While an ‘end of the world as we know it’ tune is still being carried by alarmists and others warning of the possibly dire consequences of a Y2K computer glitch, GartnerGroup, Inc. (NYSE: IT) recently issued a report indicating another area of concern.
Companies, according to Gartner, including e-commerce operations, should beware of those that provide relief in the form of Y2K remediation. There is the possibility that an expert brought in to assist with Y2K-related security damage could end up stealing billions of dollars.
The Likely Perpetrator
Although this might seem dismissible as just another face of Y2K paranoia, the Gartner report — “Year 2000 and the Expanded Risk of Financial Fraud” – which speaks to the potential loss of billions of dollars might command the attention of some.
According to a company statement, “the likely perpetrator would be a highly skilled software engineer who has worked on Y2K remediation efforts and understands both computer systems and the underlying business processes.”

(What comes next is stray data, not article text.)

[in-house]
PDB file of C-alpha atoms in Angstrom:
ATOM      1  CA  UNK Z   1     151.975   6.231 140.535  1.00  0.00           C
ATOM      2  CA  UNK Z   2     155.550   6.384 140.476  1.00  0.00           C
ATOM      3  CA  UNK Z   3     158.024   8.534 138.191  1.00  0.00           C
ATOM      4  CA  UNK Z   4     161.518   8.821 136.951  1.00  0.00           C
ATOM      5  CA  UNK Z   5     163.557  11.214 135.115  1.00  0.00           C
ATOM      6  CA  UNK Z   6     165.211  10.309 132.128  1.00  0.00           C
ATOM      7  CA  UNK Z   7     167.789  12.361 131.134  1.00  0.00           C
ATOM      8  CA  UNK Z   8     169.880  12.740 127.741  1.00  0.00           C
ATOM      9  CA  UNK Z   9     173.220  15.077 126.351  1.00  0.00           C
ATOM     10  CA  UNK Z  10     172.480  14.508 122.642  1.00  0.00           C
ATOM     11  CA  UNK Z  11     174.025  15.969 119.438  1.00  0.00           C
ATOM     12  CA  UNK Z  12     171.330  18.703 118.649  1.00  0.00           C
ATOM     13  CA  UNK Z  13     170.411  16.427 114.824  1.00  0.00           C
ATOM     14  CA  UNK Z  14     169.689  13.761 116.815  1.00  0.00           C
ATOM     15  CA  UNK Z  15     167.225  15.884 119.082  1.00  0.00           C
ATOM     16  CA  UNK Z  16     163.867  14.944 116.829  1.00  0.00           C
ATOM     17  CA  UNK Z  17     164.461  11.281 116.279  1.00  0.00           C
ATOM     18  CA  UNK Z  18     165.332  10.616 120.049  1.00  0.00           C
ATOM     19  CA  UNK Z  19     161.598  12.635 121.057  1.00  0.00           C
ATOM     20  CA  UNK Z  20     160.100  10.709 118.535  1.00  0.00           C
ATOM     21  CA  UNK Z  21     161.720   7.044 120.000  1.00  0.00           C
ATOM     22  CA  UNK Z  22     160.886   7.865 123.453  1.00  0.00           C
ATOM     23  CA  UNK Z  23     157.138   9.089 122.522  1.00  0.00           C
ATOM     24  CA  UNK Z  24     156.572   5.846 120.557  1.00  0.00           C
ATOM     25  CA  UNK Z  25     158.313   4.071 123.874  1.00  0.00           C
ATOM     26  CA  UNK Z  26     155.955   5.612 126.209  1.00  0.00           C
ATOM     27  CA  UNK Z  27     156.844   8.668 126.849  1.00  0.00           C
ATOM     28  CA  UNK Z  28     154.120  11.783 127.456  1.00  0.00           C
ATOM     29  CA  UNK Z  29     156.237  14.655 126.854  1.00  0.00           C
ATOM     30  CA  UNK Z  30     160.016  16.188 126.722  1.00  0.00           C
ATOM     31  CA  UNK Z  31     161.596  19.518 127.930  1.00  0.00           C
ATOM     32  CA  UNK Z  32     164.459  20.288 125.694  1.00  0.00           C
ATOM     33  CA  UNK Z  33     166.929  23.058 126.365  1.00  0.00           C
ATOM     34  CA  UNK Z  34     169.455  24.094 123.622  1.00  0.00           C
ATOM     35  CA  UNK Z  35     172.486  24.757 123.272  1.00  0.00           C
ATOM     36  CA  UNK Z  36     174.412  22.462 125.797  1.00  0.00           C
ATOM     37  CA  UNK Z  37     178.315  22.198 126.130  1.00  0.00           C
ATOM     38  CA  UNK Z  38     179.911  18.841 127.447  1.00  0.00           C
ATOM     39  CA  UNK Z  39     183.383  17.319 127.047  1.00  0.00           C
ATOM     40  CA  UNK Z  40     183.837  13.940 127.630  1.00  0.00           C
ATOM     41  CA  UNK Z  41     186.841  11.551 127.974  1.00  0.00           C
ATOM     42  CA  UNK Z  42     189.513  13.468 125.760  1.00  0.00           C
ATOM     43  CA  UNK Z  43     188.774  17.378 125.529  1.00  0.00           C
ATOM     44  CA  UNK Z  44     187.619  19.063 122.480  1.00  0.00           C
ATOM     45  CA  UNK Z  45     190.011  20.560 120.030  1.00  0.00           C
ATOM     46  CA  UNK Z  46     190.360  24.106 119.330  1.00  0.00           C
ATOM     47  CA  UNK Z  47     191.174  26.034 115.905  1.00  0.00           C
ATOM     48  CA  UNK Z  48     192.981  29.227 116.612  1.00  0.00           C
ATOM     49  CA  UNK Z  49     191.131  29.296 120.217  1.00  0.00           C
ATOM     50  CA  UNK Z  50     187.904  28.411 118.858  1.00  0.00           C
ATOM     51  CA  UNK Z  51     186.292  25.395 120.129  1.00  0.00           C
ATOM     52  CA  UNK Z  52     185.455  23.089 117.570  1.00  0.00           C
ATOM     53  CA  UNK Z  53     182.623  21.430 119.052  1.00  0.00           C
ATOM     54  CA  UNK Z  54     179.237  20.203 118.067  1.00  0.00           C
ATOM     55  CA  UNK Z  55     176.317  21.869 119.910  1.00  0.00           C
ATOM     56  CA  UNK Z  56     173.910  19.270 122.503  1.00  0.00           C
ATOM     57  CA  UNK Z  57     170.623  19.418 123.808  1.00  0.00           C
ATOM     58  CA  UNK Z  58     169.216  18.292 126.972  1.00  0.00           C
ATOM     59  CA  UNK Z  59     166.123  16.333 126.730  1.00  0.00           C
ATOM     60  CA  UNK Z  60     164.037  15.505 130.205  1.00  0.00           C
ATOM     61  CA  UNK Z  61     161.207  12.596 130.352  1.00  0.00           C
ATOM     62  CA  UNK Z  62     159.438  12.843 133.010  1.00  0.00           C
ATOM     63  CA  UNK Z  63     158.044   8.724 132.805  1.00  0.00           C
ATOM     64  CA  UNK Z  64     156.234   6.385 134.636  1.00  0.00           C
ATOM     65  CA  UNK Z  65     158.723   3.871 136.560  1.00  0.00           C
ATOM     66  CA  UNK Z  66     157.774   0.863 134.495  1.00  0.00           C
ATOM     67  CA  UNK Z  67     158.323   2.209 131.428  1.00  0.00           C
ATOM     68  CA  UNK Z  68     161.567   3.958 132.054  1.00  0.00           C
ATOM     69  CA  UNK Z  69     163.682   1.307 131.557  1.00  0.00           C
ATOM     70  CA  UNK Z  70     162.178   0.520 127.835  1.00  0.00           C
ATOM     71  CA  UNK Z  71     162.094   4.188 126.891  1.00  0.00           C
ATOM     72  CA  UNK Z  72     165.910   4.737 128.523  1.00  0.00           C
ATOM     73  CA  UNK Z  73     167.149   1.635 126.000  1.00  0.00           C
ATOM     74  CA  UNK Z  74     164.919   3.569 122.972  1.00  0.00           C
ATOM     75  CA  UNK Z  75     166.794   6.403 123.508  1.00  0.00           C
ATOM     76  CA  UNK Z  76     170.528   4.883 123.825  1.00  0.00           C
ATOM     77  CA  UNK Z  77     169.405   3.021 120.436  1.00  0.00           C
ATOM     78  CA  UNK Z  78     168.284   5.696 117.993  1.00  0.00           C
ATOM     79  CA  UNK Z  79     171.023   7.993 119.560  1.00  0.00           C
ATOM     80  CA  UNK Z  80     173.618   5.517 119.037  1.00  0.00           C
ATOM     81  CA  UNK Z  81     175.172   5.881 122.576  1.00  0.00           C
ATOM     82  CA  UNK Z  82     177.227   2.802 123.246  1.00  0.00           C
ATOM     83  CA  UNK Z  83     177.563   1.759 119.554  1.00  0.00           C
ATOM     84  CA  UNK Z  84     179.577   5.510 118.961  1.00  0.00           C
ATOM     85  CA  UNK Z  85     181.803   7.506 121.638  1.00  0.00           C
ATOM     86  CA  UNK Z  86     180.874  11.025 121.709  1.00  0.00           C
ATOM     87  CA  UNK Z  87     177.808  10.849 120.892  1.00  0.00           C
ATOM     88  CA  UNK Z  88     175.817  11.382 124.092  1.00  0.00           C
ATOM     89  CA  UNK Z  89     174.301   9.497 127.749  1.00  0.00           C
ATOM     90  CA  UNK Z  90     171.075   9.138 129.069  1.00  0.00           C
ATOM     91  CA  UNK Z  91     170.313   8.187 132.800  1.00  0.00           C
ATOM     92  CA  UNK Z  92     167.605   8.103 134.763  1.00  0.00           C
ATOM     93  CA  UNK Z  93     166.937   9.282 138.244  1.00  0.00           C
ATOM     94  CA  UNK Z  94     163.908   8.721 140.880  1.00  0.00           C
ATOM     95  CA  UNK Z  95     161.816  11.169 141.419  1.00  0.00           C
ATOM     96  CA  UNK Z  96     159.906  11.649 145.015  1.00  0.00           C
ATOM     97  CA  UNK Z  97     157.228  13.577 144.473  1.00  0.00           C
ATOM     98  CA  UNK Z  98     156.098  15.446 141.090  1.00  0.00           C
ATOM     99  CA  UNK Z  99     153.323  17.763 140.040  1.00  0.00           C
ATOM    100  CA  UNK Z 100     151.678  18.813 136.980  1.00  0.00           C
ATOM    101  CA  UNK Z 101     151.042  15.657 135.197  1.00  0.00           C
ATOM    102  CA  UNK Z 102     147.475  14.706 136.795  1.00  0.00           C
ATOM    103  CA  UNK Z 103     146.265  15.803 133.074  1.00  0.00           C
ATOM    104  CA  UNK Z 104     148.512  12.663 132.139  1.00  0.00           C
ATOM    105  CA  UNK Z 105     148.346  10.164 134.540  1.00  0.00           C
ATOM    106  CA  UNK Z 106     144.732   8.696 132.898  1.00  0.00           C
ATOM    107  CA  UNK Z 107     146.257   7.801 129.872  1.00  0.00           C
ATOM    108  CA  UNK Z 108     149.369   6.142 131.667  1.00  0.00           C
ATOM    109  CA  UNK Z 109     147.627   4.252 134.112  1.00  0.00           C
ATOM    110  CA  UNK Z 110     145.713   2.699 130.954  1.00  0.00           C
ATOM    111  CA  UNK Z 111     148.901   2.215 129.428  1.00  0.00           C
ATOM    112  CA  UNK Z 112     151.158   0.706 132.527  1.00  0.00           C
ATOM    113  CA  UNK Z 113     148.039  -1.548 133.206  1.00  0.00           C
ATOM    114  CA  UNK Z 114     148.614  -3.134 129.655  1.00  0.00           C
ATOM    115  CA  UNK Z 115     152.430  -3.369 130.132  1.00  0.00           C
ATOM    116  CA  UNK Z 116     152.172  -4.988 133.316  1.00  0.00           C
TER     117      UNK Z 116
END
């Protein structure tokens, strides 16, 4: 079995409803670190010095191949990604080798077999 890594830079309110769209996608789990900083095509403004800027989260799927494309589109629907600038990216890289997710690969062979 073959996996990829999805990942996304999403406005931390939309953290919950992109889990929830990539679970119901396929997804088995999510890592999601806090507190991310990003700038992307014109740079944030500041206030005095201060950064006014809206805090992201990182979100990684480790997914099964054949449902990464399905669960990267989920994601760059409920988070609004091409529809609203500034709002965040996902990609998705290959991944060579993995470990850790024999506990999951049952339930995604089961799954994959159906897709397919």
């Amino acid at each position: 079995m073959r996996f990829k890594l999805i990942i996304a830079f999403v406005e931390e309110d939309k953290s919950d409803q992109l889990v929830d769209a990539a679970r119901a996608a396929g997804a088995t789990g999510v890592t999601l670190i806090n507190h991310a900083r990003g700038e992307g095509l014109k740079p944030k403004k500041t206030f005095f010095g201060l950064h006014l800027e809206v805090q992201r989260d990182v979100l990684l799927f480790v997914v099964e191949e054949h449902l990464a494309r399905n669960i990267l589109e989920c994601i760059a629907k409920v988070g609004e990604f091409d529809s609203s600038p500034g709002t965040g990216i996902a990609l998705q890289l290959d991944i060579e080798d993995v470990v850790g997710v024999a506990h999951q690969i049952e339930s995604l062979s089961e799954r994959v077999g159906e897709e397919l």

The scenario, according to Gartner, could be possible by the convergence of “two pervasive but unrelated forces:” the fact that “the world’s financial systems have largely migrated to an electronically interconnected model; and that “virtually every line of code, every interconnection, and every computer involved in the process will have been opened, tested and possibly changed to support remediation efforts.”
“The irony,” according to Joe Pucciarelli, GartnerGroup analyst, “is that the person saving the day,” after a security-related disaster, “may end up pilfering the loot.”
Guarding The Castle
“Given the enormity of the Y2K task, the vast number of people assigned to fix the problem, and the element of human foibles, it should come as no surprise that at least one significant theft will occur in the next five years,” said Pucciarelli. “When you ask the king’s soldiers to rebuild the king’s castle, the royal army has more opportunity to steal.”
The report does indicate risk management plans, however, for effective theft and fraud deterrents, including the obvious “identify and assess all Y2K-related theft and fraud risk.”
Additionally, Gartner advises companies to reinforce their Y2K security and quality control procedures, and to review their enterprise insurance coverage.